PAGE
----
A blast from the past that we dig in spades…
BY DALE HABERFIELD, PHOTOS MILLBROOK STUDIO, FEATURED CRUZIN #221
“You’ve got to know when to hold ‘em, know when to fold ‘em.” Those infamous lyrics were sung by bearded country crooner, Kenny Rogers in the hit song, The Gambler back in 1978. Just ten years earlier, a young bloke named Roger Brockway took on his own gamble to build a hot rod from a bunch of mismatched pieces. It’s a wager that continues to pay off to this very day.
“Back then I had an A Model roadster on a ’34 chassis. I never finished it though,” Roger recalls with a chuckle whilst trying to remember what became of the collection of parts. “It was a bit of a basket case and then my best mate, Paul Cattach and I bought a pair of ’34 Ford coupes to muck around with. We were only 16 or so at the time.”
Roger enlightens that one of the coupes was fully fendered with a Holden front end, and the other was stripped of its original sheet metal, channelled and fitted with suicide front suspension and a wooden floor.
“Paul took the channelled one and I had the other,” he adds.
Just for kicks the two larrikins penned a letter to the Aussie hot rod magazine of the day stating that they were starting a hot rod club and that they already had members in arms.
“We really started it as a joke,” confesses Roger. “We were about 16 and 17, we said we had a few members but it was just us in my home at Surry Hills. There were the Coachmen, Southern Beaches, Thunderbirds… all the big ones, but we just felt like doing it. ‘What are we going to call it?’ Paul questioned. ‘I don’t know… the Spades!’ What the hell, we just needed a name.”
Unfortunately not long after their now historic club inauguration, Paul was drafted into the Army, or NASHOS as they were more commonly referred. With Paul serving his country, Roger became custodian of both cars and eventually parted ways with the fendered coupe and continued to tinker away at the channelled Ford.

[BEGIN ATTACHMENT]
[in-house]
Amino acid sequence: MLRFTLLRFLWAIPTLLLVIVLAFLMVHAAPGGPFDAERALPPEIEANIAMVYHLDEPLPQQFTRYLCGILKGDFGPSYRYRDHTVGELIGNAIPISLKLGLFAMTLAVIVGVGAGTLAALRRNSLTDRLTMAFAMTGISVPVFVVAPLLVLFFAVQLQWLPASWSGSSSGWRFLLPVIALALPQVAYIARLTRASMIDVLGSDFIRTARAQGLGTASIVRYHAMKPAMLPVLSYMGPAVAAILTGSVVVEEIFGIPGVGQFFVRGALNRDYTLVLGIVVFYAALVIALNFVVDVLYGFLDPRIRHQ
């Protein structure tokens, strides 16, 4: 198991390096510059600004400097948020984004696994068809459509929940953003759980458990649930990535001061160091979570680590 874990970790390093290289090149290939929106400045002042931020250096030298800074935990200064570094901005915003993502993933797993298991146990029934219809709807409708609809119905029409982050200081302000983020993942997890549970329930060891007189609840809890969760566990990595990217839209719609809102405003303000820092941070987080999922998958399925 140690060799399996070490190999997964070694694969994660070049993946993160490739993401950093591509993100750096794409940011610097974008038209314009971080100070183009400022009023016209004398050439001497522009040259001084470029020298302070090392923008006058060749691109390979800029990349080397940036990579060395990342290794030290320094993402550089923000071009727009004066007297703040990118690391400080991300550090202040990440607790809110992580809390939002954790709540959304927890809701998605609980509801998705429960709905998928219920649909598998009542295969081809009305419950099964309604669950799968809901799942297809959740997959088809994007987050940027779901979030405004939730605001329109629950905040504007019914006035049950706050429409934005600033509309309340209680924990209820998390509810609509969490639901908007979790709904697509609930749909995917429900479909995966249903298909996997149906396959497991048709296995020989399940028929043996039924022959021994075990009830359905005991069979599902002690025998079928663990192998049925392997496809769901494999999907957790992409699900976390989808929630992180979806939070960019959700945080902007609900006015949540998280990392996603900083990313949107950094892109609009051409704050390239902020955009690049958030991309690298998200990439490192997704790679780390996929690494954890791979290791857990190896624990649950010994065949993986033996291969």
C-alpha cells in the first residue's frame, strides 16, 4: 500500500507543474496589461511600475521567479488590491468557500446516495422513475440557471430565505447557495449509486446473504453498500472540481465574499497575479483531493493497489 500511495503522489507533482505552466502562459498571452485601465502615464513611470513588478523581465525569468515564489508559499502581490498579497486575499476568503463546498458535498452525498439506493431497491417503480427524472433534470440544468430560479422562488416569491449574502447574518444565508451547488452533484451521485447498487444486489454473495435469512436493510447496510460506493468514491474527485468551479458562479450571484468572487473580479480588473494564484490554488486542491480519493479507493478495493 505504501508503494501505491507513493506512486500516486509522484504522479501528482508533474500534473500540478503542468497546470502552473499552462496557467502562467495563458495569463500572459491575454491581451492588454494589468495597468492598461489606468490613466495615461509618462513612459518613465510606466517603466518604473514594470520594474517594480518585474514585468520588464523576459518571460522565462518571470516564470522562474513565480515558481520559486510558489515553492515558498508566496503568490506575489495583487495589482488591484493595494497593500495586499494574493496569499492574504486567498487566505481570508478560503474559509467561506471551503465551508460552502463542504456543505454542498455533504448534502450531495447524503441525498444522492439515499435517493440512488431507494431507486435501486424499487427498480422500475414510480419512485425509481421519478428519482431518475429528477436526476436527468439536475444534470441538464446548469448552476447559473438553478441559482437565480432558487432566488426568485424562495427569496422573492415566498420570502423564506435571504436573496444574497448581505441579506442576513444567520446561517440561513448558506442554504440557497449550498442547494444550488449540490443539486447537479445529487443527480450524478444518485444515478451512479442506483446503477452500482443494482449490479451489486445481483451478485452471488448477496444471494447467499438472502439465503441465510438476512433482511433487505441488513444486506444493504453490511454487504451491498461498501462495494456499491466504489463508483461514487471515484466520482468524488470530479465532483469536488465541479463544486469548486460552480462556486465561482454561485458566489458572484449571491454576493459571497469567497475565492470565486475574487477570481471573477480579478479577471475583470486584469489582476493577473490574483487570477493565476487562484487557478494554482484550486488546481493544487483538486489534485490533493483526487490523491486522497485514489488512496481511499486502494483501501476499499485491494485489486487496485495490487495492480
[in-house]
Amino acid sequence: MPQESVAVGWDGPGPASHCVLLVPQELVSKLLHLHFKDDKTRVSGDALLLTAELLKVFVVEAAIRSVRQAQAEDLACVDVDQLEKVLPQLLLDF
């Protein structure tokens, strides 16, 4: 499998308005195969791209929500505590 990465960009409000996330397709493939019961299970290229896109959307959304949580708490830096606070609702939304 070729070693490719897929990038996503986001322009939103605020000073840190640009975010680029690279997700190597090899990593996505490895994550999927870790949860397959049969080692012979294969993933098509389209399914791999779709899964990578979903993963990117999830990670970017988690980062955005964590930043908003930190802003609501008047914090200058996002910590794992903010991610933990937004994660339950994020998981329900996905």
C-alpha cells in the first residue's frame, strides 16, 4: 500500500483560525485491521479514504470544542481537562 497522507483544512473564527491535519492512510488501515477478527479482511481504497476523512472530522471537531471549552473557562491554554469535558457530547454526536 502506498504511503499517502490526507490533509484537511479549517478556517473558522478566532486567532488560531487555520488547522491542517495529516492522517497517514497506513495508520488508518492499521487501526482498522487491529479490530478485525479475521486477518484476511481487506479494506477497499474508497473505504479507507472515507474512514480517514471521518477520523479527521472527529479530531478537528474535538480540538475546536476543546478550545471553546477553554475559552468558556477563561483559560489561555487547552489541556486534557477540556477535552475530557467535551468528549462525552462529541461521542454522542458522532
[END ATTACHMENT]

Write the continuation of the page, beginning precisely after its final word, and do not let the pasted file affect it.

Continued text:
“I missed out (on the draft) thank heavens. He wrote me a letter stating, ‘Whatever you do, don’t get dragged into this thing!’ It was full of expletives. I picked him up at his first break… man that was a long time ago.”
Thankfully Paul was one of the more fortunate who returned home and later, he and his good buddy Roger found another distraction that tickled both their fancies.
“We met two girls who were twins when we were still teenagers. He ended up marrying Carrol, and her sister Yvonne and I went together for a while. We broke up, married other people and eventually got back together and have been married now for over 26 years.” “I was a bit of a rat bag back then,” he laughs. “He was my best mate at the time and then we became brothers-in-law. He’s still married to Carrol, backed off from hot rods for a fair while, but he’s just completed a really nice flathead powered ‘41 tudor and started on a ’38 coupe.”
But before we get to present day and the super cool coupe gracing these pages, we have to venture back into the past to learn of its future.
Work progressed on the coupe, albeit slowly, but time passed at a rate of knots. Years flew by like tumbleweeds in a windstorm. Now refitted with stock front and rear ends painted in bright orange and a flathead V8, the old ’34 had to settle for second place to youthful exuberance and the coming of age.
“The car didn’t hit the road until about ’79 but it almost didn’t make it at all,” reveals Roger. “I was working on it at our house in Mooroolbark, Victoria when the acetylene bottle backfired and blew the gauge off. The coupe was up off its wheels when the bottle caught fire which ignited the engine dust covers. I dragged the burning covers off before everything on the wooden bench went up, and grabbed the garden hose from outside. I stood at the back of the car hosing the bottle down until the firies came and thankfully put it out.”
Roger married at a young age and with son in tow, sold their house, bought an old Landover and nomaded around Australia for a couple of years.
“I worked when I could up north Queensland and South Australia where we bought a house in Adelaide and settled down. I ended up splitting with her and moved back to Melbourne.”
A self-taught fitter, Roger worked in the quarries on and off but with a sniff of working offshore, he wasted no time in bettering his employment odds.